Levitz properly questions the desire for retribution driving long sentences, but I also have to question the belief that long sentences and harsh punishments (which is part of the reason why jails are so cruel) deter others from committing crimes. Sure, they do, except when they don't (e.g., mass murder as a recipe for suicide by cop), but the higher the stakes, the less motive people have to admit the truth. Also, as in foreign policy, an emphasis on deterrence tends to make one too arrogant to seek mutually-beneficial alternatives. A lot of crimes are driven by conditions that can be avoided or treated.

    Finally, we need to recognize that excessive punishment is (or should be) itself criminal, that it turns us into the people we initially abhor, a point rarely lost on the punished. And one which only makes the punishers more callous. The big problem with capital punishment isn't that it's cruel or that it's so hard to apply it uniformly or that some people don't deserve it. The problem is that such deliberate killing is murder, and as done by the state is even colder and more deliberate than the murders being avenged.

  • Ian Millhiser:

  • Andrew Prokop: [09-14] The indictment of Hunter Biden isn't really about gun charges: "Prosecutors are moving aggressively because the plea deal fell apart. But why did it fall apart?" Also:

    By the way, no one's answered what seems to me the obvious question: has anyone else ever been prosecuted for these "crimes" before (standalone, as opposed to being extra charges tacked onto something else)? Also, doesn't the Fifth Amendment provide some degree of protection even if you don't explicitly invoke it?

  • Li Zhou: [09-15] The fate of hundreds of thousands of immigrants is caught in an endless court fight: "The high stakes of the latest DACA decision, explained."

  • Current Affairs: [09-15] Exposing the many layers of injustice in the US criminal punishment system: Interview with Stephen B Bright and James Kwak, authors of The Fear of Too Much Justice: Race, Poverty, and the Persistence of Inequality in the Criminal Courts. Particularly check out the section on privatized probation companies, which have come about due to the belief that "the private sector can do things better than the government," and that "there is a lot of legal corruption at all levels of government."

Climate and environment:

The UAW strike:

Ukraine War: I find it curious that despite all the "notable progress" the New York Times has claimed for Ukraine's counteroffensive (most recently, retaking the village of Andriivka), they haven't updated their maps page since June 9. Zelensky is coming to America next next week, to speak at the UN and to meet Biden in Washington.

Israel: This is 30 years after the Oslo Accords, which promised to implement a separate Palestinian state in (most of) the Occupied Territories, after an interval of "confidence building" which Israel repeatedly sabotaged, especially by continuing to cater to the settler movement. The agreements put the Intifada behind, while seeding the ground for the more violent second Intifada in 2000, brutally suppressed by a Sharon government which greatly expanded settlement activity. The PLO was partly legitimized by Oslo, then reduced to acting as Israeli agents, and finally discredited, but was kept in nominal power after being voted out by Hamas, ending democracy in Palestine. Middle East Eye has a whole series of articles on this anniversary, including Joseph Massad: From Oslo to the end of Israeli settler-colonialism.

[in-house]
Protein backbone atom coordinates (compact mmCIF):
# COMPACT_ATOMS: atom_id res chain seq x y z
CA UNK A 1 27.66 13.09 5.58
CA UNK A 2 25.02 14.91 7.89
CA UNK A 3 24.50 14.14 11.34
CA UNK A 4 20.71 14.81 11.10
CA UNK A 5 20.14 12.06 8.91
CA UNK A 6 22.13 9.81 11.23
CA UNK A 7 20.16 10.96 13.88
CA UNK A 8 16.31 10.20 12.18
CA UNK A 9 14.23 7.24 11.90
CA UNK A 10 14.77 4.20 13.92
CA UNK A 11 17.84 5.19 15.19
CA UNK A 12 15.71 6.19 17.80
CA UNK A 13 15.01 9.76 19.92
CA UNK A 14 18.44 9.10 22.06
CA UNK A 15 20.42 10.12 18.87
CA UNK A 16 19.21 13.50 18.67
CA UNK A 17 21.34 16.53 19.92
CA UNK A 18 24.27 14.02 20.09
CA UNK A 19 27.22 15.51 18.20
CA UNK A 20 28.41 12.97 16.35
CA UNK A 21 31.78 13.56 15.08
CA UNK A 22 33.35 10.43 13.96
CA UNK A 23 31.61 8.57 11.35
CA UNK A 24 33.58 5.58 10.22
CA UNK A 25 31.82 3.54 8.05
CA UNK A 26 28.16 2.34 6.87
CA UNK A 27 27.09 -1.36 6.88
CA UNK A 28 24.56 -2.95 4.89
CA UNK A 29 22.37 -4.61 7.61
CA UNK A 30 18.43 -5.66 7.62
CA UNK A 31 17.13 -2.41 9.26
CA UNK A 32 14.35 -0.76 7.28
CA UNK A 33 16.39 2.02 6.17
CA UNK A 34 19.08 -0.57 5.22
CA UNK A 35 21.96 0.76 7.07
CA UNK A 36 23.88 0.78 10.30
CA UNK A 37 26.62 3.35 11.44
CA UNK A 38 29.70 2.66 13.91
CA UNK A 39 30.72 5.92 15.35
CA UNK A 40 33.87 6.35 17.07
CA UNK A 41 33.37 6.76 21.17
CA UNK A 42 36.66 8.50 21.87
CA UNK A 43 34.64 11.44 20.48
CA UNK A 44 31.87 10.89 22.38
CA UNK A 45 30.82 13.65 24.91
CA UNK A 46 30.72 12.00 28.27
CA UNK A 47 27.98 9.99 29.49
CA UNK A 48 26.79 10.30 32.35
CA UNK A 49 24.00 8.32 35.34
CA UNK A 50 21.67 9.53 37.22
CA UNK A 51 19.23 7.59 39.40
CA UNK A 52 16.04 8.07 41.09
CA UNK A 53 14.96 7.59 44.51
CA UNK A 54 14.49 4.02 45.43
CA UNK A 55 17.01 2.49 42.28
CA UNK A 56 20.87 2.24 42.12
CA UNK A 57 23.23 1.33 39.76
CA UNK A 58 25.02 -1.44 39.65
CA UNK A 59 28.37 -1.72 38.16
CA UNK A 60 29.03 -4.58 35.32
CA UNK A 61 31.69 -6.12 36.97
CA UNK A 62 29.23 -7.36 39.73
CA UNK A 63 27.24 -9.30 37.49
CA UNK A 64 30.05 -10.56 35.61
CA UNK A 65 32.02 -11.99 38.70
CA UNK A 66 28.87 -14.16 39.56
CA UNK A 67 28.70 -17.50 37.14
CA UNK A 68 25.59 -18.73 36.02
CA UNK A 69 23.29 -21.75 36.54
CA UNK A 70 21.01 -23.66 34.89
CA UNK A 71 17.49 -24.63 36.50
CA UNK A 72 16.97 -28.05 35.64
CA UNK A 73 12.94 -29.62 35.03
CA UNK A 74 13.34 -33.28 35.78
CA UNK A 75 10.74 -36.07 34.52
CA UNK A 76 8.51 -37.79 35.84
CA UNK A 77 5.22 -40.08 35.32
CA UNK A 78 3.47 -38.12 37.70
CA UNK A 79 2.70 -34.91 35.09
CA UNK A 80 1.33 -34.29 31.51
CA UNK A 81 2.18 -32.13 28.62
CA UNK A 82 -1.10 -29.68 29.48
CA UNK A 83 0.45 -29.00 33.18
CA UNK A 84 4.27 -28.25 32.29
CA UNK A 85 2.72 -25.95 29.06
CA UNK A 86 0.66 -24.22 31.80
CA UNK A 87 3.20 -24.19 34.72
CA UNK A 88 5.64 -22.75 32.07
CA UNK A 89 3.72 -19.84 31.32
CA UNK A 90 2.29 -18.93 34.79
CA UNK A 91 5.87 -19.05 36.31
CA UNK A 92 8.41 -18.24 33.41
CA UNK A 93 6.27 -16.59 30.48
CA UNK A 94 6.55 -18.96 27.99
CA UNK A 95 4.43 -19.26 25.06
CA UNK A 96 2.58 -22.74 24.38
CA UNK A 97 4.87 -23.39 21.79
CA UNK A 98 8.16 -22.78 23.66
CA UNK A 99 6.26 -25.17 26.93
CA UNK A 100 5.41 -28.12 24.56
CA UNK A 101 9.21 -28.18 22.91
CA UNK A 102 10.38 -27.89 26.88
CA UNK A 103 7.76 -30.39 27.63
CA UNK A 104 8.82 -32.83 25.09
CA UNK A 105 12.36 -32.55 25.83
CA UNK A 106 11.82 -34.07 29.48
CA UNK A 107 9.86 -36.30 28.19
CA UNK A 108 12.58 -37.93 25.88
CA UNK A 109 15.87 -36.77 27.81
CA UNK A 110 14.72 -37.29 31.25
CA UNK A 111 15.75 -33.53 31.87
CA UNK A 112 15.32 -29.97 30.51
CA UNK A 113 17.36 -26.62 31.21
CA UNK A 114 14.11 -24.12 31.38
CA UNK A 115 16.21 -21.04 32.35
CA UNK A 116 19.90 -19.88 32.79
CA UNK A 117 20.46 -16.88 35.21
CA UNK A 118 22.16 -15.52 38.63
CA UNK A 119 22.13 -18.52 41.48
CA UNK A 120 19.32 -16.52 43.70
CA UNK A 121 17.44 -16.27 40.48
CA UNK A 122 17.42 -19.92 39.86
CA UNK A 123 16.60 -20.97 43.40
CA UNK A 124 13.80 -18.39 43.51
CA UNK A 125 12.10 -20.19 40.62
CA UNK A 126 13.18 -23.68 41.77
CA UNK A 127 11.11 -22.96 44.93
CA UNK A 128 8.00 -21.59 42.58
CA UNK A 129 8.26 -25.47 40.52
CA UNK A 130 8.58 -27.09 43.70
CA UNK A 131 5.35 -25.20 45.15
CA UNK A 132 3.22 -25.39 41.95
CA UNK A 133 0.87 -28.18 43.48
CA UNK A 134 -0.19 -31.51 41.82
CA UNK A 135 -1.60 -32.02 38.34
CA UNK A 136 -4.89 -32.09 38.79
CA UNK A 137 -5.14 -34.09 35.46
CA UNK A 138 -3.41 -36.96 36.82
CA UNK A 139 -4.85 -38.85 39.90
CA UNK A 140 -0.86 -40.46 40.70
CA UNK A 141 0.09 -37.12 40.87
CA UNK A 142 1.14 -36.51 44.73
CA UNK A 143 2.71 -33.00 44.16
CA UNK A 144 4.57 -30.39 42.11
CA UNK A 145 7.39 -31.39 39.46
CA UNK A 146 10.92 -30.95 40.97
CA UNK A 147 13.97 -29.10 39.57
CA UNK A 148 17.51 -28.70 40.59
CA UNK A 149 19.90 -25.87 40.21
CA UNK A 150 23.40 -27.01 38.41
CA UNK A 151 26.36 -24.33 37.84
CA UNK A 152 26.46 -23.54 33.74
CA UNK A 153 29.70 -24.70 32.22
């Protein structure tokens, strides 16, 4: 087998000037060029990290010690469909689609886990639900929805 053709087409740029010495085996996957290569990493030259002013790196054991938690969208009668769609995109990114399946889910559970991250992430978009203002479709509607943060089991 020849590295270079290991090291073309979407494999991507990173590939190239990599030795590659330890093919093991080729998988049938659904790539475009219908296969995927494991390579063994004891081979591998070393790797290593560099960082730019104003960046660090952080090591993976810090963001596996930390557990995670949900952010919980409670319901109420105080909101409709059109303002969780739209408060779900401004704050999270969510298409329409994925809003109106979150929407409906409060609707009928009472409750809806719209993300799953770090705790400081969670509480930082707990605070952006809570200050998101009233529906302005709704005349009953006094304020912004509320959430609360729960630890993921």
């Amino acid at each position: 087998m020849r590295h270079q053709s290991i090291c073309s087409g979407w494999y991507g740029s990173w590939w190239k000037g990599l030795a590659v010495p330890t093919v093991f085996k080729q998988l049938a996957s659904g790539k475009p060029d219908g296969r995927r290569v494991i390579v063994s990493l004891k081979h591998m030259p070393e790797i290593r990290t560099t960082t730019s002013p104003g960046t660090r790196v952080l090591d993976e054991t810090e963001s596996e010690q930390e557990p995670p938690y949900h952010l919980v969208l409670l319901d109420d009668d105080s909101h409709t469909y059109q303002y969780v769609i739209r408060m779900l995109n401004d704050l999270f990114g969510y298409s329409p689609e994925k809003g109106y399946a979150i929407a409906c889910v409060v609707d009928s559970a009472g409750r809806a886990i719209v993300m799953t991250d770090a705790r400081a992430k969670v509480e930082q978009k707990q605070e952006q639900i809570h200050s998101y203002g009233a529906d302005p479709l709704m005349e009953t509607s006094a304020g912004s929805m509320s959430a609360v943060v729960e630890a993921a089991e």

Iran: One step forward (prisoner swap), one step back (more sanctions as the US tries to claim Iranian protests against police brutality and repression of women -- issues the US is not exactly a paragon of virtue on).

Around the world:

Other stories:

Ana Marie Cox: [09-14] We are not just polarized. We are traumatized.

Constance Grady: [09-13] The big Elon Musk biography asks all the wrong questions: "In Walter Isaacson's buzzy new biography, Elon Musk emerges as a callous, chaos-loving man without empathy." Proof positive that no one should be as rich and powerful as he is, and not just because he is who he is.

Sean Illing: [09-12] Democracy is the antidote to capitalism: Interview with Astra Taylor, who has a new book: The Age of Insecurity: Coming Together as Things Fall Apart.

Noel King: [09-15] 5 new books (and one very old one) to read in order to understand capitalism: A podcast discussion. The old one is The Wealth of Nations, by Adam Smith, which is somewhat more nuanced and sophisticated than is commonly remembered. (For one thing, the "invisible hand" is basically a joke.) The new ones:

  • Jennifer Burns: Milton Friedman: The Last Conservative (Nov. 2023)
  • David Gelles: The Man Who Broke Capitalism: How Jack Welch Gutted the Heartland and Crushed the Soul of Corporate America -- and How to Undo His Legacy (2022)
  • Martin Wolf: The Crisis of Democratic Capitalism (2023)
  • Jason Hickel: Less Is More: How Degrowth Will Save the World (2020)

I'm not sure what I'd recommend instead, but here are a couple ideas: George P Brockway's The End of Economic Man: Principles of Any Future Economics is my bible on economics, so I'd gladly swap it for Smith. Zachary D Carter's The Price of Peace: Money, Democracy, and the Life of John Maynard Keynes is all you need on Friedman, plus a lot more. There are lots of books on recent economic plunder. I'm not sure which one(s) to recommend, but Jeff Madrick's Age of Greed: The Triumph of Finance and the Decline of America, 1970s to the Present is good on the bankers, and the Jacob Hacker/Paul Pierson books, from The Great Risk Shift to Let Them Eat Tweets, are good on the politics (also Thomas Frank's The Wrecking Crew). Hope Jahren's The Story of More is an elegant if somewhat less political alternative to Hickel.